If we admire the city’s glamour, it’s only right that we study its underlying issues as well.
Let’s replace Bicker culture with service culture.
It is unfair for partial-aid families to continue to have the same financial burden placed on them for this inherently less valuable semester.
Regardless of whether the particular conclusions he draws are correct or not, or whether his chosen language is hyperbolic, he has made a worthwhile contribution that other members of the University community should engage with rather than condemn.
Even as the administration drags its feet in giving us answers or solving already apparent problems, we as students should still hold true to the principles of our motto: “In the Nation’s Service and the Service of Humanity.”
I don’t see why an author’s skin color should play any role in evaluating an argument. People, arguments, viewpoints, and listserv posts should be judged by their content, not by their color.
Science alone cannot combat this pandemic without substantial help from the humanities and a well-blended combination of both in an individual’s education equips them with lifelong tools to respond in the time of a crisis.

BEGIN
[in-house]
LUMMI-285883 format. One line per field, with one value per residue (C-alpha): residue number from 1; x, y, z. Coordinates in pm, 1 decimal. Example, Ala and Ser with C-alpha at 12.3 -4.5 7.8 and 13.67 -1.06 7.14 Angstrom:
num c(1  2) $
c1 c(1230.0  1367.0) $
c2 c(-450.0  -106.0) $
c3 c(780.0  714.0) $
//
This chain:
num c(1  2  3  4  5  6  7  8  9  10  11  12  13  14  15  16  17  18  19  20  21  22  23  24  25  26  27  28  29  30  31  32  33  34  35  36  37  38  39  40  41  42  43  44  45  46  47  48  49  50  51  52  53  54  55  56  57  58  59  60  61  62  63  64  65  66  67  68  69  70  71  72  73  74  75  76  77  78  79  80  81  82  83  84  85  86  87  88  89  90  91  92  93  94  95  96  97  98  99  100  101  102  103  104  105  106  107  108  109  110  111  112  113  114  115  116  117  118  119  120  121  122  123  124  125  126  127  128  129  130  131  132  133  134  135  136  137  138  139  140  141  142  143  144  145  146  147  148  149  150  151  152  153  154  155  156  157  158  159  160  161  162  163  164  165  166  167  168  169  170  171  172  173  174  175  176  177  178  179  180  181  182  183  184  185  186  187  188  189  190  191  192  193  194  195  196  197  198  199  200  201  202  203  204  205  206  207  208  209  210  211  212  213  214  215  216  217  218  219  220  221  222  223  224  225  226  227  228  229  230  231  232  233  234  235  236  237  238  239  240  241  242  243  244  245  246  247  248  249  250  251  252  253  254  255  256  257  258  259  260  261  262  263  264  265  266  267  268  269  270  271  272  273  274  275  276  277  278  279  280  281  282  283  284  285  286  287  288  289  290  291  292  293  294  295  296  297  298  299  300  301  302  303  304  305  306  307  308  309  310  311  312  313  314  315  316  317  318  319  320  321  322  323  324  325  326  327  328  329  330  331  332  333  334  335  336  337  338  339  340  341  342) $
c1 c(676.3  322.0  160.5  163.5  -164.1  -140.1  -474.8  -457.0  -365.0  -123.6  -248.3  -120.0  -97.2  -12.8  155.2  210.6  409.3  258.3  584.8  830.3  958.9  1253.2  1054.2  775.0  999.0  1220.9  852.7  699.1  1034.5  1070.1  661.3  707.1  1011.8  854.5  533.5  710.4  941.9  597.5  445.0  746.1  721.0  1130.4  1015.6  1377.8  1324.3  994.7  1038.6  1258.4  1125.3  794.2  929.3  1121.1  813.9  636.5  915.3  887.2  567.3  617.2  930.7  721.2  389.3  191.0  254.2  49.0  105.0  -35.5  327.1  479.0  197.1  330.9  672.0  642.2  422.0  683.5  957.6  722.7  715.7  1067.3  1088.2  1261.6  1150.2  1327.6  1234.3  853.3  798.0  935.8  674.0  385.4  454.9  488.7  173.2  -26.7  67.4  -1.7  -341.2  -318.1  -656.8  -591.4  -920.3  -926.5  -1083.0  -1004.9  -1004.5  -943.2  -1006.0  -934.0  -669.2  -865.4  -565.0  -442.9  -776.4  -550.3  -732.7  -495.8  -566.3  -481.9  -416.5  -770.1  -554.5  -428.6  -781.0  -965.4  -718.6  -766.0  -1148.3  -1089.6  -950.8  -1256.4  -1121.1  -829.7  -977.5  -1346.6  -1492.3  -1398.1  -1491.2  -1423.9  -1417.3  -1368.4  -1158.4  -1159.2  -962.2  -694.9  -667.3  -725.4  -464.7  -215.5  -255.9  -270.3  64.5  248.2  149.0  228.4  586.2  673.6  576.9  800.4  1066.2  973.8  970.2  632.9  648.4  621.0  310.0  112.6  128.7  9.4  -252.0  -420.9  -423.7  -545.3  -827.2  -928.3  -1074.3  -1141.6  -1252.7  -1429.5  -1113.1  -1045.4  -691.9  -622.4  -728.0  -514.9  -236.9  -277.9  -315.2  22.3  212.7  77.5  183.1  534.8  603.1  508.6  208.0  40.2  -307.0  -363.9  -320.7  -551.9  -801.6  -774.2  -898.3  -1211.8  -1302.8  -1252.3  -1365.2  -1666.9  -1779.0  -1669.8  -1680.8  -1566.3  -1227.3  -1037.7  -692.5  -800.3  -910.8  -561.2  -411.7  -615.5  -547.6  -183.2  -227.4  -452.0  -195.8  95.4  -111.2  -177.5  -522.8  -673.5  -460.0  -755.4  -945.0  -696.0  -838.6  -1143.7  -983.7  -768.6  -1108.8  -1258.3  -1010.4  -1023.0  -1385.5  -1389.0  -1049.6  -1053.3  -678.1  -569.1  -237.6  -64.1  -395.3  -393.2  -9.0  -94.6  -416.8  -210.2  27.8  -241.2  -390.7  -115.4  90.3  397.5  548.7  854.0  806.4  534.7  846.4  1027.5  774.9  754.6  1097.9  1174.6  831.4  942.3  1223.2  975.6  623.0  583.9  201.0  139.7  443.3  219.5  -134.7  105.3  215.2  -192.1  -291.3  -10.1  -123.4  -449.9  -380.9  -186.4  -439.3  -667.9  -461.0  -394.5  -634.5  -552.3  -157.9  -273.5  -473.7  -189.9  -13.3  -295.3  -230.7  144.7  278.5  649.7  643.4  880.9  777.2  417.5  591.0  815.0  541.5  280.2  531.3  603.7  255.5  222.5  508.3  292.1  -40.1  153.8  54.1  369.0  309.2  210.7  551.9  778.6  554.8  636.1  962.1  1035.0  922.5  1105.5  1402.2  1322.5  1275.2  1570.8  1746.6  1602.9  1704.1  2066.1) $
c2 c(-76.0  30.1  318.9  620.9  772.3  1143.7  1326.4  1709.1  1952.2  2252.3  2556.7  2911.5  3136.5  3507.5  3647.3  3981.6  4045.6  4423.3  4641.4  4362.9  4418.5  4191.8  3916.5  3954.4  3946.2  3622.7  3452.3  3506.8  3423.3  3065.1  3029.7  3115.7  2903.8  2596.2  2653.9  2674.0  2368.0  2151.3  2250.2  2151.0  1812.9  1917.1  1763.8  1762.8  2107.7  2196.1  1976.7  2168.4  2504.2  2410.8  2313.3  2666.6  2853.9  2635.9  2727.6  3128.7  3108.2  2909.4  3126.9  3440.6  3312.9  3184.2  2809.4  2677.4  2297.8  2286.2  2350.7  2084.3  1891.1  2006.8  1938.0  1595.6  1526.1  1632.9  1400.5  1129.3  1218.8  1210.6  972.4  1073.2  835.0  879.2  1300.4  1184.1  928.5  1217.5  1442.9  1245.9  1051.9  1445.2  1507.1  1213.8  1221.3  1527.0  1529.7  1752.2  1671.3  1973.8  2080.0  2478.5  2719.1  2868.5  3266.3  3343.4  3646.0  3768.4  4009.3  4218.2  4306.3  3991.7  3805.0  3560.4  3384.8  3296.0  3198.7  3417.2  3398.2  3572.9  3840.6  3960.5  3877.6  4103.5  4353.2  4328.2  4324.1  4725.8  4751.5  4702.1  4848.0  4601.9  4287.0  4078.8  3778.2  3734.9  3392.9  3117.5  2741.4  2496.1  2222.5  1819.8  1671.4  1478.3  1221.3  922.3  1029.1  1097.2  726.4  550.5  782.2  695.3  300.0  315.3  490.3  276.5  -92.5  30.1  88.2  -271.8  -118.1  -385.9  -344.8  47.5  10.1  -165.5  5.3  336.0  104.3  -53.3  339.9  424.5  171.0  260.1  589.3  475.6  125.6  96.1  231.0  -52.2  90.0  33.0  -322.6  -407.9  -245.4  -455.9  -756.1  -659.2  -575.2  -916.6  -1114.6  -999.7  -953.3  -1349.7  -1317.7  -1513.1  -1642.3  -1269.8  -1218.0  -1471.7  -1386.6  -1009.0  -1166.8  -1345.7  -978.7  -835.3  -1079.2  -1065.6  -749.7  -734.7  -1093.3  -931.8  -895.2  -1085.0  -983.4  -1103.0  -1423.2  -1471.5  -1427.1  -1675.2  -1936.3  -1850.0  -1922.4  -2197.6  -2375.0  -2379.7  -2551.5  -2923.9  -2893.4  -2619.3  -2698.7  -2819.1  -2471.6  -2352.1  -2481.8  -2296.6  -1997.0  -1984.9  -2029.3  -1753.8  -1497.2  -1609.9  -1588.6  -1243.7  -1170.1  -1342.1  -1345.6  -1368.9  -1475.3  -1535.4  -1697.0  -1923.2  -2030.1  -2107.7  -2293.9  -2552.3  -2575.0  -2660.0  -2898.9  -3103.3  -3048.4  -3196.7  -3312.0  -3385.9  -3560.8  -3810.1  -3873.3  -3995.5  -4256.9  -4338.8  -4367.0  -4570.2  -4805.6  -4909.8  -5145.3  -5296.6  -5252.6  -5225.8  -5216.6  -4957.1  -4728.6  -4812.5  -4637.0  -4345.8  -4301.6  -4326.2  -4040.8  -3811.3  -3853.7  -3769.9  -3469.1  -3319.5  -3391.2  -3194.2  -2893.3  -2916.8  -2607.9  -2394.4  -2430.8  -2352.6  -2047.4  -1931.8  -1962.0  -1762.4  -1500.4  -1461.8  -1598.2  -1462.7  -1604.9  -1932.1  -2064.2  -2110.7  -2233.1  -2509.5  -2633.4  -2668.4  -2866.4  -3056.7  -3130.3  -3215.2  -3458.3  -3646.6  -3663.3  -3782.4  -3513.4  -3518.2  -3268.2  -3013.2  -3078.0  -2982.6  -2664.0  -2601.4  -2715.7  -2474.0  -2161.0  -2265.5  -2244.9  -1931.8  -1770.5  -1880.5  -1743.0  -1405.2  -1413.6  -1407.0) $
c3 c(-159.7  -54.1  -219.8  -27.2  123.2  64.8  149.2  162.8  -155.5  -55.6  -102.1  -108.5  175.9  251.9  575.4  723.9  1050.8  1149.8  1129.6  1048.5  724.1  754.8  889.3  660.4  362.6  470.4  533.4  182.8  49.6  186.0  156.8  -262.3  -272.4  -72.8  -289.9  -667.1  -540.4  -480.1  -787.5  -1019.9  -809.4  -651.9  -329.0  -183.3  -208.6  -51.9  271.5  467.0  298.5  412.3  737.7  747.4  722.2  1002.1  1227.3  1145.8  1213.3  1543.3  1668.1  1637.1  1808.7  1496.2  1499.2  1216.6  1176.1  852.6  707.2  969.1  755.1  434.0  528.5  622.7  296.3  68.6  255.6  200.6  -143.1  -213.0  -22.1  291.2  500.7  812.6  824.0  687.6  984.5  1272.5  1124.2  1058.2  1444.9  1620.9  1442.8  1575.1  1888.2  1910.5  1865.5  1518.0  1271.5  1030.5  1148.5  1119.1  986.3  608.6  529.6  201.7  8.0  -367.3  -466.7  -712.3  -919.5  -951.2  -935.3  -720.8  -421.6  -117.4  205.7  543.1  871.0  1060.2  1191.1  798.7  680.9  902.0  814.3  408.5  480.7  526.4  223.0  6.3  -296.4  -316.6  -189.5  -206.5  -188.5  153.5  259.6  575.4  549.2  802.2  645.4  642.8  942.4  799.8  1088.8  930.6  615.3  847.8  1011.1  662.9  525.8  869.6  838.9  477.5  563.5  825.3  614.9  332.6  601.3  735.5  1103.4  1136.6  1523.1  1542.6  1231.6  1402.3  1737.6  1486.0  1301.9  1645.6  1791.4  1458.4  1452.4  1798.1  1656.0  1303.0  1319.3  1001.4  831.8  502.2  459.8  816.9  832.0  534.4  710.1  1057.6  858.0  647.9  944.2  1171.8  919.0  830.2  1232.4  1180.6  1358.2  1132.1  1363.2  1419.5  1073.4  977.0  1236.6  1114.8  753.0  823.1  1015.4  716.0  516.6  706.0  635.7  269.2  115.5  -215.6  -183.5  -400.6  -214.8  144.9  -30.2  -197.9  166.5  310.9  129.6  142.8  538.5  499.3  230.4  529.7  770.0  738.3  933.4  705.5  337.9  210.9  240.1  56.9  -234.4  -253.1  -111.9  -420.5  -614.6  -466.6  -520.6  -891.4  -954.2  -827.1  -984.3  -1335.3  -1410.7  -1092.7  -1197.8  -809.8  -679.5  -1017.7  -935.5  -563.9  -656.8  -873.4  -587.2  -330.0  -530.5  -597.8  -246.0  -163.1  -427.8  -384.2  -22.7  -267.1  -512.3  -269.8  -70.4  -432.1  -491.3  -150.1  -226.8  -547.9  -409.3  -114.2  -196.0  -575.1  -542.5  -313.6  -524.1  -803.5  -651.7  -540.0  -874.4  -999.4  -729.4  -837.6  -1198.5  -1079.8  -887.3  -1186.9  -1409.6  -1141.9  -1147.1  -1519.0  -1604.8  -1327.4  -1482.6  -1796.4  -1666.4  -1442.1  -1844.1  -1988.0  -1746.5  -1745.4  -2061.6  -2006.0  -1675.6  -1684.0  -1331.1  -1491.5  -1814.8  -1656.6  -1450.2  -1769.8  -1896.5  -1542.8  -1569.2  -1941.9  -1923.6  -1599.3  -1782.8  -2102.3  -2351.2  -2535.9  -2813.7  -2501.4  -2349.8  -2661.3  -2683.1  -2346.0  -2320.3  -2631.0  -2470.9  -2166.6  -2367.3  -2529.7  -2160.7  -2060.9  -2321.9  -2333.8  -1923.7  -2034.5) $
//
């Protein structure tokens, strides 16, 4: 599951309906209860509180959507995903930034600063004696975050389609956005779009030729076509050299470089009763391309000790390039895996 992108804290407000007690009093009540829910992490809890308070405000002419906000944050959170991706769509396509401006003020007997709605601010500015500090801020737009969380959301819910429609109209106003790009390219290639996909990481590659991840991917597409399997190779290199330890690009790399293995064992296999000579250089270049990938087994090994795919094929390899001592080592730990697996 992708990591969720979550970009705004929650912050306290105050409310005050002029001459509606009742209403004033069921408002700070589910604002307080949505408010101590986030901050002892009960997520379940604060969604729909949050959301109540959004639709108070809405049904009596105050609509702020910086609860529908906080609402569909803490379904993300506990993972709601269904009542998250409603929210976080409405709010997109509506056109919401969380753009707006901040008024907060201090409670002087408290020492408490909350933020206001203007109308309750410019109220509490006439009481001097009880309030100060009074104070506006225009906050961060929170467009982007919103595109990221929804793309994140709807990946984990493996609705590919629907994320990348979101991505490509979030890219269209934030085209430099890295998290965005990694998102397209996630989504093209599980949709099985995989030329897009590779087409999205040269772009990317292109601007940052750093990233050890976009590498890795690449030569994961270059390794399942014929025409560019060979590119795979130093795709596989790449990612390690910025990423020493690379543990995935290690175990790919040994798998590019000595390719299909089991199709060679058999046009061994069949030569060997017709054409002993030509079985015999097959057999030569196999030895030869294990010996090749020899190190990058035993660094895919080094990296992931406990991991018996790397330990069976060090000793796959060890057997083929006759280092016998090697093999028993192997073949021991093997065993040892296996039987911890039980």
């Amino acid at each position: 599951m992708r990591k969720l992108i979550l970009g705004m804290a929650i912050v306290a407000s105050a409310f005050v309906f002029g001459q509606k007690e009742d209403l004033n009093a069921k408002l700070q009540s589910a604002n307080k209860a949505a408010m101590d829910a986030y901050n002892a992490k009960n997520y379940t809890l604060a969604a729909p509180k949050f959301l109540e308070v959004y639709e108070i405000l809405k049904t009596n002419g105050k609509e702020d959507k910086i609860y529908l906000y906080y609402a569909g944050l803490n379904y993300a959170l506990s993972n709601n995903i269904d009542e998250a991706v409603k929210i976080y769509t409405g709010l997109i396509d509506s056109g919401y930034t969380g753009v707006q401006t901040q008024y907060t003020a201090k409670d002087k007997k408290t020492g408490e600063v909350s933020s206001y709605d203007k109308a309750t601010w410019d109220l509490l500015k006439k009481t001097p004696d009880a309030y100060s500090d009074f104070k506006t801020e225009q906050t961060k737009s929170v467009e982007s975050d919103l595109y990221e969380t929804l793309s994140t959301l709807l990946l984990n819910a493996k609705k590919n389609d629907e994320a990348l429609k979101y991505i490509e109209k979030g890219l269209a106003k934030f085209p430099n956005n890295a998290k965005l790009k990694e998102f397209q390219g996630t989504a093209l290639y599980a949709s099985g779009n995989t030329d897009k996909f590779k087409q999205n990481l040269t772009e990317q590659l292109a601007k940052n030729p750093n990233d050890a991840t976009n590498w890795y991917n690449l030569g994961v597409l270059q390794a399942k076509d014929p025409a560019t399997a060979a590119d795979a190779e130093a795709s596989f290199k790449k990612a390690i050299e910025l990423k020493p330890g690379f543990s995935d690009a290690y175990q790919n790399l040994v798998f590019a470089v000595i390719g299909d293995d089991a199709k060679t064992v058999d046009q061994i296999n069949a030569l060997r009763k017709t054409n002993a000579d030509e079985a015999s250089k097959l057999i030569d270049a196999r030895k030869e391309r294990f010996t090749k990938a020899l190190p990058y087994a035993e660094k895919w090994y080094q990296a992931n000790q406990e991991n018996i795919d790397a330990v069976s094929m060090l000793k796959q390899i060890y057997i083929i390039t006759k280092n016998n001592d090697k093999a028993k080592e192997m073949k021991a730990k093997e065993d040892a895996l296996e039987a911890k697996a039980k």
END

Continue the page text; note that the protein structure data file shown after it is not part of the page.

Our “apolitical” campus seems to be bordering on apathetic. Although voting has never been more important, Princetonians are still lagging behind the rest of the country and even other universities in voter turnout. The 2020 elections are coming fast, and we should not — we cannot — stand behind the walls of the “bubble” while others decide our future for us.
At best, talk of academic freedom absent a thorough and honest account of ethical research conduct is grandstanding. At worst, it’s a tried and true way to sustain white privilege, uphold the culture of white supremacy, and remain comfortable while others take up the hard work of anti-racism.